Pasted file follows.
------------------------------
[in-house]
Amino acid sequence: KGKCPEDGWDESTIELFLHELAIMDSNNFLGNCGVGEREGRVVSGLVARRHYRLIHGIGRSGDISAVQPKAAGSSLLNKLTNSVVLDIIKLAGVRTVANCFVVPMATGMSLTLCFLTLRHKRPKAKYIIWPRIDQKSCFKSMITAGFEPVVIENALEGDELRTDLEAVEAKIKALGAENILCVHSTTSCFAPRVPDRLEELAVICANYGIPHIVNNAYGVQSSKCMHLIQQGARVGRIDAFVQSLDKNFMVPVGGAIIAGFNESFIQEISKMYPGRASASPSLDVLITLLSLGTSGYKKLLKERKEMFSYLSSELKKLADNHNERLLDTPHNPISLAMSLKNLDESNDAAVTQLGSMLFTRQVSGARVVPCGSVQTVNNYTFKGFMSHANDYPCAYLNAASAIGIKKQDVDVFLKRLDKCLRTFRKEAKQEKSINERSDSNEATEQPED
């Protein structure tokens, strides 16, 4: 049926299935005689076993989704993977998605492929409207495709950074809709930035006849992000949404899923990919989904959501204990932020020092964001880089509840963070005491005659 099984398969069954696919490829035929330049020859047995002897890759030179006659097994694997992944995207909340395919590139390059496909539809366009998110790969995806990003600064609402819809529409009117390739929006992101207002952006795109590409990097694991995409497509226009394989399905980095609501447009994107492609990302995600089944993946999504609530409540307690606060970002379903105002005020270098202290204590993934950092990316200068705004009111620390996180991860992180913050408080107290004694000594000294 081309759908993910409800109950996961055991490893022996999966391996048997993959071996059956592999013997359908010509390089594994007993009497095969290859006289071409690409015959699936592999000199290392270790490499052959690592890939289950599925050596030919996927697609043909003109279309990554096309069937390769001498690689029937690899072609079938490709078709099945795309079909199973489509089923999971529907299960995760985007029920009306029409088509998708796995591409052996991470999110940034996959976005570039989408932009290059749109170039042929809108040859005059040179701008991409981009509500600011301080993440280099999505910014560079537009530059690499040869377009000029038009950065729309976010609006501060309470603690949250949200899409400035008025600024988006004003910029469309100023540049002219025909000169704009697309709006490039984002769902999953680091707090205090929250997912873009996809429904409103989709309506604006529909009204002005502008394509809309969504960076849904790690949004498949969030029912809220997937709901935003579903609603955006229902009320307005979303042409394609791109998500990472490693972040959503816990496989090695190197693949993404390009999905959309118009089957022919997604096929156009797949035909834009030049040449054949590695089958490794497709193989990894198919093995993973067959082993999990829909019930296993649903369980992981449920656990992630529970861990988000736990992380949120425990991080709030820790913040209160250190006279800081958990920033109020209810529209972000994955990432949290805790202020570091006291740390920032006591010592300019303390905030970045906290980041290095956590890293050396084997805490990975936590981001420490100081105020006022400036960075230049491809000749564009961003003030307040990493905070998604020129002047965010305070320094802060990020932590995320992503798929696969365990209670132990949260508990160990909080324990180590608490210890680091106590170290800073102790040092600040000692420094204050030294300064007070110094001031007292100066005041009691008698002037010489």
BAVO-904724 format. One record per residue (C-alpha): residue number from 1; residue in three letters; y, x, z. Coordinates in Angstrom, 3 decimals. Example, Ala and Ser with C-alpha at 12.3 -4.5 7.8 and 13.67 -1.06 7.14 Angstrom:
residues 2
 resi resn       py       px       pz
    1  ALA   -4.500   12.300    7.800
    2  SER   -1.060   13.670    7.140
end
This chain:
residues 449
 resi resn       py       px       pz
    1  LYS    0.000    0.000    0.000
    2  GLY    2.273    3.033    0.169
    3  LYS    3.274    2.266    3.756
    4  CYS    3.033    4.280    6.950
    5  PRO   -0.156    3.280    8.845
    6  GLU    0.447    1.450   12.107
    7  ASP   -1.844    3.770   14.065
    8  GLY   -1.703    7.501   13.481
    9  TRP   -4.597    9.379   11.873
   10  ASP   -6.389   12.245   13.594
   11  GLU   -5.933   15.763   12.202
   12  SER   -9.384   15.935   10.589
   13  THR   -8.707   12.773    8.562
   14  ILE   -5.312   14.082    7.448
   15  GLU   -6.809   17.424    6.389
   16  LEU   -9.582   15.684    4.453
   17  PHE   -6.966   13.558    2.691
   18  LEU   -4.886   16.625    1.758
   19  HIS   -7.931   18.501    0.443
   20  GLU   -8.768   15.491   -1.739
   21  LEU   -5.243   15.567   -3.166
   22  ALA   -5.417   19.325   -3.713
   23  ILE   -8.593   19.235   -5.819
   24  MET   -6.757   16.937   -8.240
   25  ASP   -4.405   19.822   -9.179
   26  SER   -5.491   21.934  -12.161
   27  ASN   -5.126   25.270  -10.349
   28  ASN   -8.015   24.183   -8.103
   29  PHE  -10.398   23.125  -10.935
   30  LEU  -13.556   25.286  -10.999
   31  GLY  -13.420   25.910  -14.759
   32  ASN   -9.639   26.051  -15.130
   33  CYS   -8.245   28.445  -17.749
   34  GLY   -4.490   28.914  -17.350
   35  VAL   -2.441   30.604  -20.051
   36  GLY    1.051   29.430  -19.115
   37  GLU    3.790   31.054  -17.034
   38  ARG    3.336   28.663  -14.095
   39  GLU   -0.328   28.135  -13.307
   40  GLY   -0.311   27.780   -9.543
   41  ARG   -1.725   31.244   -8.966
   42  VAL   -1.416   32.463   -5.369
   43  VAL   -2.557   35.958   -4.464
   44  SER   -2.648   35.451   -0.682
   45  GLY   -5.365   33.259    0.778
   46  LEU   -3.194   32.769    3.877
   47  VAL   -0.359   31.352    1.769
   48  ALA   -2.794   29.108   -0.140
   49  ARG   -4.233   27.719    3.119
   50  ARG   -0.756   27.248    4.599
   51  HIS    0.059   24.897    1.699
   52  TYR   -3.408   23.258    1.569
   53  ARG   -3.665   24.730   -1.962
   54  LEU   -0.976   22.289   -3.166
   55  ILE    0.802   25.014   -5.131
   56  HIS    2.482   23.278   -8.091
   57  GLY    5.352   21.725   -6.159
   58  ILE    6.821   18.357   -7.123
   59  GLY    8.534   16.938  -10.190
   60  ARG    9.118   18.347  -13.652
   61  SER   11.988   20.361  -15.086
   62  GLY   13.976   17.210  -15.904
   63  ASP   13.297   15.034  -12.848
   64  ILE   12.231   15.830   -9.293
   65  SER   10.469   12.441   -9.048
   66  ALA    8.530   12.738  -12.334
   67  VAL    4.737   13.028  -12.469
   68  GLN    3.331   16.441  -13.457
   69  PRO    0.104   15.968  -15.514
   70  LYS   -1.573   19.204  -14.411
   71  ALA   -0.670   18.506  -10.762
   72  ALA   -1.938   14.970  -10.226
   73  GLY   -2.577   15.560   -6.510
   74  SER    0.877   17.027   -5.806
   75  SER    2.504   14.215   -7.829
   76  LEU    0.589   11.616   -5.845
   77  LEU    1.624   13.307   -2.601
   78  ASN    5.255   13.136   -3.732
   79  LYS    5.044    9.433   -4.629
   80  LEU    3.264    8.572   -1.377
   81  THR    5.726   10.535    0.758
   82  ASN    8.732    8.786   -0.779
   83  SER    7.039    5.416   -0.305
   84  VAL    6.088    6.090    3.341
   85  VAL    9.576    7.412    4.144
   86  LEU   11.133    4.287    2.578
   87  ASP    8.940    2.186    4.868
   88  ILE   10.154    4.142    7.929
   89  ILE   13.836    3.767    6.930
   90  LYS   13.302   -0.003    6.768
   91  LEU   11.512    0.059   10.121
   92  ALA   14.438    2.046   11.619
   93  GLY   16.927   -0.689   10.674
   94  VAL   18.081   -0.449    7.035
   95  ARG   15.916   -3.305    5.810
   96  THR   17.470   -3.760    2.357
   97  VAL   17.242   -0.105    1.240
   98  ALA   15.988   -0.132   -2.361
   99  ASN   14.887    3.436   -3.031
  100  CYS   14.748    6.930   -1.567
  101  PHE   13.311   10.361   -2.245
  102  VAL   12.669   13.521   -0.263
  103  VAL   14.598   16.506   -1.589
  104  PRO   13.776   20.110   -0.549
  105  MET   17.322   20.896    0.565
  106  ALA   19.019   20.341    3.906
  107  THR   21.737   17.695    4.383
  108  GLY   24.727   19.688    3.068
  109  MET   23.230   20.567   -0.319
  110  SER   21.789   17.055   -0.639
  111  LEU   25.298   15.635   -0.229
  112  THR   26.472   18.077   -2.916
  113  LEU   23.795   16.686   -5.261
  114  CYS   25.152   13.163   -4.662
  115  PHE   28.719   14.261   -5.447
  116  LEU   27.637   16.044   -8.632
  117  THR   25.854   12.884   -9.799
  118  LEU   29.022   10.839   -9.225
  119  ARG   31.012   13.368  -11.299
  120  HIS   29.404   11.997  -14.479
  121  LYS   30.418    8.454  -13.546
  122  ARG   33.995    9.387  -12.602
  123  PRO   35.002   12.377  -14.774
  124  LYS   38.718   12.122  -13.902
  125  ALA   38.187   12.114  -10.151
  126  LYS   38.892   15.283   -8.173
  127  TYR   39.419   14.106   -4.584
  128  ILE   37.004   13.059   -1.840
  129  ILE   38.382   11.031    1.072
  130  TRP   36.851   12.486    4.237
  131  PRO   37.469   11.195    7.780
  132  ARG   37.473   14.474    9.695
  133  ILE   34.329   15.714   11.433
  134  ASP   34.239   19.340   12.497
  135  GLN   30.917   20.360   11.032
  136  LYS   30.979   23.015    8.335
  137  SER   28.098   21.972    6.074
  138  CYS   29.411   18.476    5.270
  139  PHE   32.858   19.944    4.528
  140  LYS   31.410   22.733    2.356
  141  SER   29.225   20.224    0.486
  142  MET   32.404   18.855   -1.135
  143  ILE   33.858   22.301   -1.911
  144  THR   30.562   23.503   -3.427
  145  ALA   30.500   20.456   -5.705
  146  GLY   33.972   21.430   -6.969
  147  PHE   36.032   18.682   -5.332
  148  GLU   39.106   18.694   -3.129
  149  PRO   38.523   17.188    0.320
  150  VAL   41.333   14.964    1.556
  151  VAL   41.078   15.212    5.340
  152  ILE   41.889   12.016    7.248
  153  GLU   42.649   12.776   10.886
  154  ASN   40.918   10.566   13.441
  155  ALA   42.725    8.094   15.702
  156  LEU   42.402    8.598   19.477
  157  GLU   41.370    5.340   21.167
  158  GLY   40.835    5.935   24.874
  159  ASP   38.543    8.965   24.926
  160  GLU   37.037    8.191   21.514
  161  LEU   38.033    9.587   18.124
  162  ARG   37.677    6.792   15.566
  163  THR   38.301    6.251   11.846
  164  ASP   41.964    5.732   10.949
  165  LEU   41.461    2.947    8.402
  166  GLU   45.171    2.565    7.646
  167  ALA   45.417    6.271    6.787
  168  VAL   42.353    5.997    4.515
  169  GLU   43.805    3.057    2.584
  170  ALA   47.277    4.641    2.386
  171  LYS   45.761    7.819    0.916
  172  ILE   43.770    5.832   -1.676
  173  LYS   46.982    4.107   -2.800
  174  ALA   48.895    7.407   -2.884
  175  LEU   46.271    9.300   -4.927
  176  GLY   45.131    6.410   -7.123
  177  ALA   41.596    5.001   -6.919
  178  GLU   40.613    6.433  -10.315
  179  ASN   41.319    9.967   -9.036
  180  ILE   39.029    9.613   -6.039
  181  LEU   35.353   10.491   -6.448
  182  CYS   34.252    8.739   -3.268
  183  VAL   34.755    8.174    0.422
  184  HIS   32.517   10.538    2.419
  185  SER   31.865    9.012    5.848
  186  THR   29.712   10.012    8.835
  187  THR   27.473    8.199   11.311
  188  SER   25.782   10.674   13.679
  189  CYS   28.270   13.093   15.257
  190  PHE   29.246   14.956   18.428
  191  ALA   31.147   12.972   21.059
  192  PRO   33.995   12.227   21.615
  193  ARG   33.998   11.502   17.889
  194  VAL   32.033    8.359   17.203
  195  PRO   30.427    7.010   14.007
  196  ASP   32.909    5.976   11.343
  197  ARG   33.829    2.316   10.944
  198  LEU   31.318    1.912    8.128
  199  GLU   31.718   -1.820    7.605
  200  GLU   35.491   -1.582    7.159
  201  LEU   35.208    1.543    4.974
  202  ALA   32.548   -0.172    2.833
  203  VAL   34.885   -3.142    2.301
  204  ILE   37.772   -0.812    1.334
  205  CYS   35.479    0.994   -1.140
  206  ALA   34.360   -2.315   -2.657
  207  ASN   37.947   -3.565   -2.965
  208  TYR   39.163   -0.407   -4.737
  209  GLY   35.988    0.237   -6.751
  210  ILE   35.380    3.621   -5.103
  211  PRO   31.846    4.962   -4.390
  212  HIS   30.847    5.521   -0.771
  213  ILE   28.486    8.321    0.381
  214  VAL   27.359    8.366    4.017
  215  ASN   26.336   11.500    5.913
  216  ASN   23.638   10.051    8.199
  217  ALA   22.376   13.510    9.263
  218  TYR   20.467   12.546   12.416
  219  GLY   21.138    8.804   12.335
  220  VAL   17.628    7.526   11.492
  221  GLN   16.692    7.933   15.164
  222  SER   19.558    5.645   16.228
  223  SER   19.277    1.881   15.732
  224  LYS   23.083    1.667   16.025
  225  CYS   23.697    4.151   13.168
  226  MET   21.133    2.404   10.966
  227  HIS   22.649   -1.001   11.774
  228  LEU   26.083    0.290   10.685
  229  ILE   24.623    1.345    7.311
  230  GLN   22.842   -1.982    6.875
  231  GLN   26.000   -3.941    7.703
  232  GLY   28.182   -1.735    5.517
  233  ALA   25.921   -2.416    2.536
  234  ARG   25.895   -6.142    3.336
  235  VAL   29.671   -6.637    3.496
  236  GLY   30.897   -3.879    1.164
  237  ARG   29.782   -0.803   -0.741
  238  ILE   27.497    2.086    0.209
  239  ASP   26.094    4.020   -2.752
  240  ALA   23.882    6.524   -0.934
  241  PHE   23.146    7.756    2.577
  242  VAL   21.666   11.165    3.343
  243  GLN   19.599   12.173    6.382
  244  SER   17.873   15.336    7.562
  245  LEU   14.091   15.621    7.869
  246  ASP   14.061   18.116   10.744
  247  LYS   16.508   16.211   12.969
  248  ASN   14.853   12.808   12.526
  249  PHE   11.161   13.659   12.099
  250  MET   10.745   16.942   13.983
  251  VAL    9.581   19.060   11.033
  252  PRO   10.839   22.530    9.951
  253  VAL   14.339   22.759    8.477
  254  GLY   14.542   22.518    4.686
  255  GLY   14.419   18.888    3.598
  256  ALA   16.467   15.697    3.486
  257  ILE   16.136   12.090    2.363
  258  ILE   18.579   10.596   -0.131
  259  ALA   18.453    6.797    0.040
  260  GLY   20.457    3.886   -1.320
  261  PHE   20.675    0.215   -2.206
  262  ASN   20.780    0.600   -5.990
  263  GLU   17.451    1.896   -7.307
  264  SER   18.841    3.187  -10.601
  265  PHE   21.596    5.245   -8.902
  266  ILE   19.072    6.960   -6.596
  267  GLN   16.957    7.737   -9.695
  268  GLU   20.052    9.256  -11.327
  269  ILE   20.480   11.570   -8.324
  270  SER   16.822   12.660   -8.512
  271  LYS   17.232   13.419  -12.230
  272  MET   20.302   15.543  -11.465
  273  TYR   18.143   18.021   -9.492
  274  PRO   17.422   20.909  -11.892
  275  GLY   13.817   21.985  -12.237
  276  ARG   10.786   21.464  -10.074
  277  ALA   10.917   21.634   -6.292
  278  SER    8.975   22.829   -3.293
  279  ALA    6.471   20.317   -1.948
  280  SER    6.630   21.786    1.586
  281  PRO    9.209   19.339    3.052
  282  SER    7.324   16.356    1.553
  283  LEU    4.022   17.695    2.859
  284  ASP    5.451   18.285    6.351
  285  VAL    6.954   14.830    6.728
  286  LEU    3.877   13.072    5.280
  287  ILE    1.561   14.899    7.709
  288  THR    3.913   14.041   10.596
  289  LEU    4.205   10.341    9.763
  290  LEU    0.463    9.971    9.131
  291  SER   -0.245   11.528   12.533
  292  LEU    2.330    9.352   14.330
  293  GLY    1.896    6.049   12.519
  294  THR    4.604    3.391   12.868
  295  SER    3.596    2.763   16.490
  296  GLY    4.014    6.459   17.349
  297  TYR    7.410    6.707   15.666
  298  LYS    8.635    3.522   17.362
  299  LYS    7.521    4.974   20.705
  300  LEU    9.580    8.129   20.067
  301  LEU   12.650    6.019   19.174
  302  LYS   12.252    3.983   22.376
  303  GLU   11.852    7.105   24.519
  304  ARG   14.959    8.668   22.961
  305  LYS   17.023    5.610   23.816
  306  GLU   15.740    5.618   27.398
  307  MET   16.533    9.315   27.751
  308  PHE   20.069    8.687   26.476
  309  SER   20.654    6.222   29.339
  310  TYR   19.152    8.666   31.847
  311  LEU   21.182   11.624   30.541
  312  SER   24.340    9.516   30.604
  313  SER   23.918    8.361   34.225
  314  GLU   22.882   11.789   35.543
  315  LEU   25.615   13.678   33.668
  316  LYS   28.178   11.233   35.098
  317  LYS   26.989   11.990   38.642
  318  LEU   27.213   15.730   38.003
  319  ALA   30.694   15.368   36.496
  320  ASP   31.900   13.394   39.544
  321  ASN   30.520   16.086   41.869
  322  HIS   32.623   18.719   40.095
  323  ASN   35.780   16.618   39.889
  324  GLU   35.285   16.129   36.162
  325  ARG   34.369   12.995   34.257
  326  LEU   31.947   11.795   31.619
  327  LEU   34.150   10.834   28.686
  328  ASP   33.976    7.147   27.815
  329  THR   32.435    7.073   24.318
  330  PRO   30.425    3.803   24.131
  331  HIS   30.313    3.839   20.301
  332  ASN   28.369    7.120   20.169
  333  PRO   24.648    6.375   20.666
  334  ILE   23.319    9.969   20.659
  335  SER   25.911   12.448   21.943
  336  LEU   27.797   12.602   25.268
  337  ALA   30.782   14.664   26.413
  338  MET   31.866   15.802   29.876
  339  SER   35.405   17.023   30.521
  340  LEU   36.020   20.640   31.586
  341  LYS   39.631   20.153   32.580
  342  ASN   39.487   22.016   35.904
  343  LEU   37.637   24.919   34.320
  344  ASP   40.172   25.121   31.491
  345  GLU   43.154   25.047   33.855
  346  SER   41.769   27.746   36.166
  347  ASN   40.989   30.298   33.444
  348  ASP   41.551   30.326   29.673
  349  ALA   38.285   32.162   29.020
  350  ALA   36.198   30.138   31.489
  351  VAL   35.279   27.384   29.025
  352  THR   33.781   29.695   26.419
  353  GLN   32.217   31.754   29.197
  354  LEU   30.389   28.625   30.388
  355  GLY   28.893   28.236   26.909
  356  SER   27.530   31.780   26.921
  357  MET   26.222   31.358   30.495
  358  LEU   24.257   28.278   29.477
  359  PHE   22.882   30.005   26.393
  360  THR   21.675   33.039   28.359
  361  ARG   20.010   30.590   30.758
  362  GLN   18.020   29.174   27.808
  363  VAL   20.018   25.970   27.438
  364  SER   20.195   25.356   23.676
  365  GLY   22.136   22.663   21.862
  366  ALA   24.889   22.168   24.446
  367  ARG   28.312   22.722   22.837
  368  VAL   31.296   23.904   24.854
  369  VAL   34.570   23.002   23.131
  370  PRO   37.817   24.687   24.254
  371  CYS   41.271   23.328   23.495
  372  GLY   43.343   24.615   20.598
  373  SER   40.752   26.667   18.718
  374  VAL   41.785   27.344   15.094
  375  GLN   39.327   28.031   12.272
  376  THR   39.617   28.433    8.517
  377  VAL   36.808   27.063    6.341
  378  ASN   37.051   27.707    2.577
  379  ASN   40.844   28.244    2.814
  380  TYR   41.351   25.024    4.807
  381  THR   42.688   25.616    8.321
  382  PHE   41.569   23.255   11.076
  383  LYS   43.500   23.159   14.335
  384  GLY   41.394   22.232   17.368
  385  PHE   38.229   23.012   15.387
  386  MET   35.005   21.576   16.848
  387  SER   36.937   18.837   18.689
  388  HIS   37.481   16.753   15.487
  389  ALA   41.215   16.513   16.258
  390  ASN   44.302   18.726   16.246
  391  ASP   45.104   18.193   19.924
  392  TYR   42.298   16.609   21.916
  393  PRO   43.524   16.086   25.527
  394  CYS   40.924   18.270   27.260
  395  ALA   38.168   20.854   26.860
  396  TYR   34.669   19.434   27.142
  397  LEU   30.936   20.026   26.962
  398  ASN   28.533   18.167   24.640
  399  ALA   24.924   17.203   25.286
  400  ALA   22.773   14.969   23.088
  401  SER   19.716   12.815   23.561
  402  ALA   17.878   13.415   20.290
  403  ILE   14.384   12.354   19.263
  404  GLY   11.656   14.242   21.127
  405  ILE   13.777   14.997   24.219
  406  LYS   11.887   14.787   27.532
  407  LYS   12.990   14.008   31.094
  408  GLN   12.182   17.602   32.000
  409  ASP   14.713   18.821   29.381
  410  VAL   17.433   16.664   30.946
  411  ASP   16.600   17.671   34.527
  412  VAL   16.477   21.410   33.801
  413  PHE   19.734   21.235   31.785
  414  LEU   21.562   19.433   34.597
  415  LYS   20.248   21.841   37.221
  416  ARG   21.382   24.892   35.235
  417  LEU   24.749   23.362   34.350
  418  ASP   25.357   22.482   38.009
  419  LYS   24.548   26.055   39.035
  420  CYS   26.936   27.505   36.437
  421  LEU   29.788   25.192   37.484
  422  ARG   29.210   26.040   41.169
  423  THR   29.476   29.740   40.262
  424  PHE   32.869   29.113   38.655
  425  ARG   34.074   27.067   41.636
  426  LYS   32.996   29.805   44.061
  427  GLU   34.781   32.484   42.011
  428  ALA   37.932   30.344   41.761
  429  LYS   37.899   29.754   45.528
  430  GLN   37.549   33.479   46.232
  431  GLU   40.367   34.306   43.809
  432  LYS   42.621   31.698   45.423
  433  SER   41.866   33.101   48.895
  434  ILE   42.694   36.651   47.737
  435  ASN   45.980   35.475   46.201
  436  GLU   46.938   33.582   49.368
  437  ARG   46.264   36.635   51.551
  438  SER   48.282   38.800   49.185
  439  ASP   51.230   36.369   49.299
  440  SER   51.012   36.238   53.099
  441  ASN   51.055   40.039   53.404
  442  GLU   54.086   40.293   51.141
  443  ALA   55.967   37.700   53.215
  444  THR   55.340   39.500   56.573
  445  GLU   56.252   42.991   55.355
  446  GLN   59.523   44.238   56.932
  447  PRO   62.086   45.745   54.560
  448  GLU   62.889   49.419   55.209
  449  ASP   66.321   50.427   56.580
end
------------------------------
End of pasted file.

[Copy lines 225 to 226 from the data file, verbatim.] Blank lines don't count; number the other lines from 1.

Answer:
  213  ILE   28.486    8.321    0.381
  214  VAL   27.359    8.366    4.017